North Korea has been reluctant to accept vaccination monitoring by a U.N.-backed COVAX facility, blurring the outlook for when the country can receive novel coronavirus vaccines through the platform, diplomatic sources said Wednesday.

North Korea has cut off traffic of people to and from its neighbors since early 2020, amid concern that the virus, first detected in China's Wuhan in late 2019, could intrude into the nation. It is unlikely to reopen its borders in the near future, observers say.

People wearing masks walk in front of Pyongyang Station on May 14, 2021, amid concerns over the novel coronavirus. (Kyodo) ==Kyodo

Pyongyang claims no infection cases have been confirmed at home, but it has been seeking help from the COVAX facility, which has been aiming to provide COVID-19 vaccines to developing countries.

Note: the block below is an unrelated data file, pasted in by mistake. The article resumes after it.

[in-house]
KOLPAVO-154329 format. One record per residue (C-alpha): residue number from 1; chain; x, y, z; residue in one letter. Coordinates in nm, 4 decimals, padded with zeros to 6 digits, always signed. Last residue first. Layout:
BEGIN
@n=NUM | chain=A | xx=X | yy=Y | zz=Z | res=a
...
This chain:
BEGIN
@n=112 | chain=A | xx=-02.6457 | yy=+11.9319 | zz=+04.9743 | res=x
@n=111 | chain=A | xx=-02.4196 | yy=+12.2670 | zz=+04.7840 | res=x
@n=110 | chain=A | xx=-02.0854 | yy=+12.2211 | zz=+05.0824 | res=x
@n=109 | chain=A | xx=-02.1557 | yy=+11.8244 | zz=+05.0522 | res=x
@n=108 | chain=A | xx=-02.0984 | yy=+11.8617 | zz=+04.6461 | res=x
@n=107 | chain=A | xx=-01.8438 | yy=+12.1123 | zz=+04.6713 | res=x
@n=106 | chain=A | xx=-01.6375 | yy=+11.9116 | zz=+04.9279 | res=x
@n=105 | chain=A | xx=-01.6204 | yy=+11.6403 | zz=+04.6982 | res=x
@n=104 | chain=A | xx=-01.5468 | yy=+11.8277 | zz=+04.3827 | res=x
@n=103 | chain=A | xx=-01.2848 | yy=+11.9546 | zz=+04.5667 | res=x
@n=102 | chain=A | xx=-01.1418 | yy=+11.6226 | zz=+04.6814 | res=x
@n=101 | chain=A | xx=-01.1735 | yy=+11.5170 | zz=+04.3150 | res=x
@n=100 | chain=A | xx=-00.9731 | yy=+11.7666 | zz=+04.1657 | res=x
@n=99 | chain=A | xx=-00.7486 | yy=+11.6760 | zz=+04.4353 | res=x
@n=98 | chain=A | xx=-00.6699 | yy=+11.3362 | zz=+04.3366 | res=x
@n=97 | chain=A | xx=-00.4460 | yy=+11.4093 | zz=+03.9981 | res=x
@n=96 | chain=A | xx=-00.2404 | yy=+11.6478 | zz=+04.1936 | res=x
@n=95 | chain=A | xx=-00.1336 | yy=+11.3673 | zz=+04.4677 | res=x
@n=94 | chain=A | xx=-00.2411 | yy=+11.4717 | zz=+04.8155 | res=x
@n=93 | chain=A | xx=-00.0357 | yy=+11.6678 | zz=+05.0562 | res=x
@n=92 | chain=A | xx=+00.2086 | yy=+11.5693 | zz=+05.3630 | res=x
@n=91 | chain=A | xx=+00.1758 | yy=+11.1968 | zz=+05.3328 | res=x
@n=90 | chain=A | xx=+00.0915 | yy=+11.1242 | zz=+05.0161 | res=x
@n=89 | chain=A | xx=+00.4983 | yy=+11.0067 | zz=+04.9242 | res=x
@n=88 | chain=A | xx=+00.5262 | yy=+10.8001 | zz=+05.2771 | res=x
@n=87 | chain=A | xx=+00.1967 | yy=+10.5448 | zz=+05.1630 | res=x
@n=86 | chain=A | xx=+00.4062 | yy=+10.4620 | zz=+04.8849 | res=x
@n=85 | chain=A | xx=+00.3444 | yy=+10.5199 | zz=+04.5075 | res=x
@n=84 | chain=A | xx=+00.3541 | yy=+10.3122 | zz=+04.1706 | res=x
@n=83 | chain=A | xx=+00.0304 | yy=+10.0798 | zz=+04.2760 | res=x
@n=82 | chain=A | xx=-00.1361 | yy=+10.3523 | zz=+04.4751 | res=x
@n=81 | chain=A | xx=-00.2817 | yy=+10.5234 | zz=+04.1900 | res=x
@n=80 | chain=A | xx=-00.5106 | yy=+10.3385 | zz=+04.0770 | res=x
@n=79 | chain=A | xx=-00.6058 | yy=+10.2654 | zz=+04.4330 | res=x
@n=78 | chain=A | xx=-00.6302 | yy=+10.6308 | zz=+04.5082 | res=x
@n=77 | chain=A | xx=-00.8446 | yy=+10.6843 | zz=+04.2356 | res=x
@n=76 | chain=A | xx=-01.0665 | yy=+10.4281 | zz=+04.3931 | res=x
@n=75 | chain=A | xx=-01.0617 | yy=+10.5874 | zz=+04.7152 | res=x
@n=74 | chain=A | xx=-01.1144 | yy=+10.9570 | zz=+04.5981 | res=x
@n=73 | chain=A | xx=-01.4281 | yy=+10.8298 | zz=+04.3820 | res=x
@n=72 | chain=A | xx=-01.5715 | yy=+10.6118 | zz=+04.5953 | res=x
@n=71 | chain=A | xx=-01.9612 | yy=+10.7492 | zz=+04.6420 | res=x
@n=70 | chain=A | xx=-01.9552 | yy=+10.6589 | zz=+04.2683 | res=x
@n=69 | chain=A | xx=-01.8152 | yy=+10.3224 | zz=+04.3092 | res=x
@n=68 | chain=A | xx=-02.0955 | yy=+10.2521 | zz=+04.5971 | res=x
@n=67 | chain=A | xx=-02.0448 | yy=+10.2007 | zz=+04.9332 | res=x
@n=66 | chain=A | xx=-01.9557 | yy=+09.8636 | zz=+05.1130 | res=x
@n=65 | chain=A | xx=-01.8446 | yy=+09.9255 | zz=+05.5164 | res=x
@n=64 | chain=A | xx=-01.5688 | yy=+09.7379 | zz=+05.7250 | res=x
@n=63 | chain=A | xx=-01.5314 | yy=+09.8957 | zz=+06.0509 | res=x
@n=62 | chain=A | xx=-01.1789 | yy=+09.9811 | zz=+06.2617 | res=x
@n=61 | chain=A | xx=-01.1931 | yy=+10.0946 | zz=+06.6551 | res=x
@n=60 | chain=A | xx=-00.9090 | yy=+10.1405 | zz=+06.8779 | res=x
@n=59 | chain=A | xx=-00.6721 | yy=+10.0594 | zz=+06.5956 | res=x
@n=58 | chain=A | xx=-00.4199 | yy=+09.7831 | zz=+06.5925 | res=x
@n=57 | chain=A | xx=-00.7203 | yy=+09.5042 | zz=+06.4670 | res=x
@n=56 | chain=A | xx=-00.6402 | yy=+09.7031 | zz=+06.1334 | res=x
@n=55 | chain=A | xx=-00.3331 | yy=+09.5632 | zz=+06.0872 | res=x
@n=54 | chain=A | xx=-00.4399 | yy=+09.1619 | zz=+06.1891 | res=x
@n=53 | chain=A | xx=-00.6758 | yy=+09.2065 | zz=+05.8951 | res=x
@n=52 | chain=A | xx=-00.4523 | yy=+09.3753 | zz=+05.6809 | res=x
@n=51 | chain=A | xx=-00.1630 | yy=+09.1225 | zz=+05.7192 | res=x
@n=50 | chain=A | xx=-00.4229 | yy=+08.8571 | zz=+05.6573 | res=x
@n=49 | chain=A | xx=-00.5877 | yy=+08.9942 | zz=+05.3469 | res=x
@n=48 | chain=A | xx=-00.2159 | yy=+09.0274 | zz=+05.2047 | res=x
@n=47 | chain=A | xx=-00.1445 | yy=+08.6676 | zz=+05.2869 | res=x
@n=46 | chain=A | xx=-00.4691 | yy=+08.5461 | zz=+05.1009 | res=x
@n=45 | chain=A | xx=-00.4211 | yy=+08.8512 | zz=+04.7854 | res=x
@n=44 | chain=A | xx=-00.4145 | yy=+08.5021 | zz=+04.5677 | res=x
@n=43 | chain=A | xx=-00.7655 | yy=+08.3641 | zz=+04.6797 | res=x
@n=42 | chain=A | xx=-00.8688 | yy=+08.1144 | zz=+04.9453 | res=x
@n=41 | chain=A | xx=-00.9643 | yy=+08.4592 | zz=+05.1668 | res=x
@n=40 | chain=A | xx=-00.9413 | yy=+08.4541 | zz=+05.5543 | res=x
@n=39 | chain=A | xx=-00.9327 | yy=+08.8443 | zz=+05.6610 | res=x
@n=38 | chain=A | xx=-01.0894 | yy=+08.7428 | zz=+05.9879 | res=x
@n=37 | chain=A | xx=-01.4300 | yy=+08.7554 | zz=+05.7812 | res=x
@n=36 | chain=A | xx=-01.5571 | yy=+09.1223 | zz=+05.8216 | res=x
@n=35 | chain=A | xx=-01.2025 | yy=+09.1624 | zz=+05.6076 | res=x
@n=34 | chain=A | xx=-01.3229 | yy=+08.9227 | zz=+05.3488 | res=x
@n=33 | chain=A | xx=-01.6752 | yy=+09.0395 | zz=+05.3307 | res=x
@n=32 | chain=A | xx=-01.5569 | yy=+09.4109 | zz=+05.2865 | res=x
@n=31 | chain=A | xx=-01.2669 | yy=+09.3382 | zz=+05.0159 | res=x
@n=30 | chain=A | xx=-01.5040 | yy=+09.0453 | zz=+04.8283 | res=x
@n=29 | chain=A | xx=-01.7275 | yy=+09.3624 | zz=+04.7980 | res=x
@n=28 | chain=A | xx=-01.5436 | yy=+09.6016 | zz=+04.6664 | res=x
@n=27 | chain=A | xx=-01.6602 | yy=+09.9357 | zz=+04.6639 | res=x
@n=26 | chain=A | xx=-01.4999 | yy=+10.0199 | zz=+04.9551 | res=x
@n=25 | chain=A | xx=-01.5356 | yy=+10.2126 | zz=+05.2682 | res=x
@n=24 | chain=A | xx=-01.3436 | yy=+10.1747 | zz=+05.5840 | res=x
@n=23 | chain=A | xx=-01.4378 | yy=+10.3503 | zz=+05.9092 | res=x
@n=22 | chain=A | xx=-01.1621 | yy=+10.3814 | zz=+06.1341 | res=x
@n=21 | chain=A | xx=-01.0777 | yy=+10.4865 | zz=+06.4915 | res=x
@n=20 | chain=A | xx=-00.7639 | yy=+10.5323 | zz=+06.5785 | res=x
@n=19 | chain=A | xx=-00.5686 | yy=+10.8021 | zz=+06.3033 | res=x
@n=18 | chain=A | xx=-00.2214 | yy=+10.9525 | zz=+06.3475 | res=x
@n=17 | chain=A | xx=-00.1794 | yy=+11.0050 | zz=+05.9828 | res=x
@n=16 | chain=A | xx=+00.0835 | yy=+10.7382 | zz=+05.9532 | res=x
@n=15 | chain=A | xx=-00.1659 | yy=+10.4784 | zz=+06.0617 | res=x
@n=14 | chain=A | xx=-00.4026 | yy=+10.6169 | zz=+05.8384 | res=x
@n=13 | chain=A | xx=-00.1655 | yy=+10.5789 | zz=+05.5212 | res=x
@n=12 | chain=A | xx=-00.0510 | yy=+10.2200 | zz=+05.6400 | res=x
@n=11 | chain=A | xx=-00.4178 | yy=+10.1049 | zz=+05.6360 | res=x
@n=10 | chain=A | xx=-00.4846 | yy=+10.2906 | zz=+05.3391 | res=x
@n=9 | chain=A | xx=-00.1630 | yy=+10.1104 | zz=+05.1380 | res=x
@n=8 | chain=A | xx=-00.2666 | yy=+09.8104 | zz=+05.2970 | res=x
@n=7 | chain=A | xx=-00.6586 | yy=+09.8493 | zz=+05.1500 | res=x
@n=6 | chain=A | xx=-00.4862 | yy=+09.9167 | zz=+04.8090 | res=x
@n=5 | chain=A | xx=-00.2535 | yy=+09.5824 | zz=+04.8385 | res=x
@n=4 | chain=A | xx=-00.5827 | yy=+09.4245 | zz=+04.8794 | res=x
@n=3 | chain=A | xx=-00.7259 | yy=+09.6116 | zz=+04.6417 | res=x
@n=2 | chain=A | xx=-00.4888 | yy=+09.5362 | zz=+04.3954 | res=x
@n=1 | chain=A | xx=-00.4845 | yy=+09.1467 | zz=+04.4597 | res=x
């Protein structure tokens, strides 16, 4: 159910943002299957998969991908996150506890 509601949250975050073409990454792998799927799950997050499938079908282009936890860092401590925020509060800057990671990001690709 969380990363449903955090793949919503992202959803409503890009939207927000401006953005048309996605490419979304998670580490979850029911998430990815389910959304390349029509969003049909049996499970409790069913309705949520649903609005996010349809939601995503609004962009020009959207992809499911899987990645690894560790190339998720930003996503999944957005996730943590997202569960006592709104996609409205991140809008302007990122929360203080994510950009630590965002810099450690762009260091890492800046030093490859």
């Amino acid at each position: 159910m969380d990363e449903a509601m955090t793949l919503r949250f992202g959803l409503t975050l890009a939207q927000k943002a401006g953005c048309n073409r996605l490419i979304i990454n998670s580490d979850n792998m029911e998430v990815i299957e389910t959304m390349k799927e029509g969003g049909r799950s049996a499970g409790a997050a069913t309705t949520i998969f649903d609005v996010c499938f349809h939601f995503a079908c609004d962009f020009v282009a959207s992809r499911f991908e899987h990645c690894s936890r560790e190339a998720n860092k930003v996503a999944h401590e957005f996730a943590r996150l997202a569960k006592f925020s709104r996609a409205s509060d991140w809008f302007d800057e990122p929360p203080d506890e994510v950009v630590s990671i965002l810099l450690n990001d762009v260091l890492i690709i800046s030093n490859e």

Although North Korea was expected to receive 1.7 million doses of vaccine produced by Britain's AstraZeneca Plc by the end of May, the plan has been postponed to later this year as the nation has been unwilling to follow the instructions by the COVAX program.

The COVAX initiative has asked vaccine receivers to accept those engaged in monitoring whether vaccinations have been carried out in an appropriate manner there, but North Korea has not allowed even its own citizens to enter the country.

In addition, Pyongyang has not presented a detailed plan on how to promote vaccinations in the nation, one of the sources said.

North Korea has been apparently waiting for the COVAX facility to provide vaccines without monitoring, the diplomatic source in Beijing said.

Photo taken from the Chinese city of Dandong shows a North Korean soldier standing guard near the border between North Korea and China on April 26, 2021. (Kyodo) ==Kyodo

Skepticism lingers that there is no infection in North Korea, but the country has been implementing drastic measures to curb the virus, such as restricting transportation, probably preventing it from spreading in the capital Pyongyang.

If the situation worsens, North Korea is likely to receive vaccines from China, known as Pyongyang's closest and most influential political and economic ally.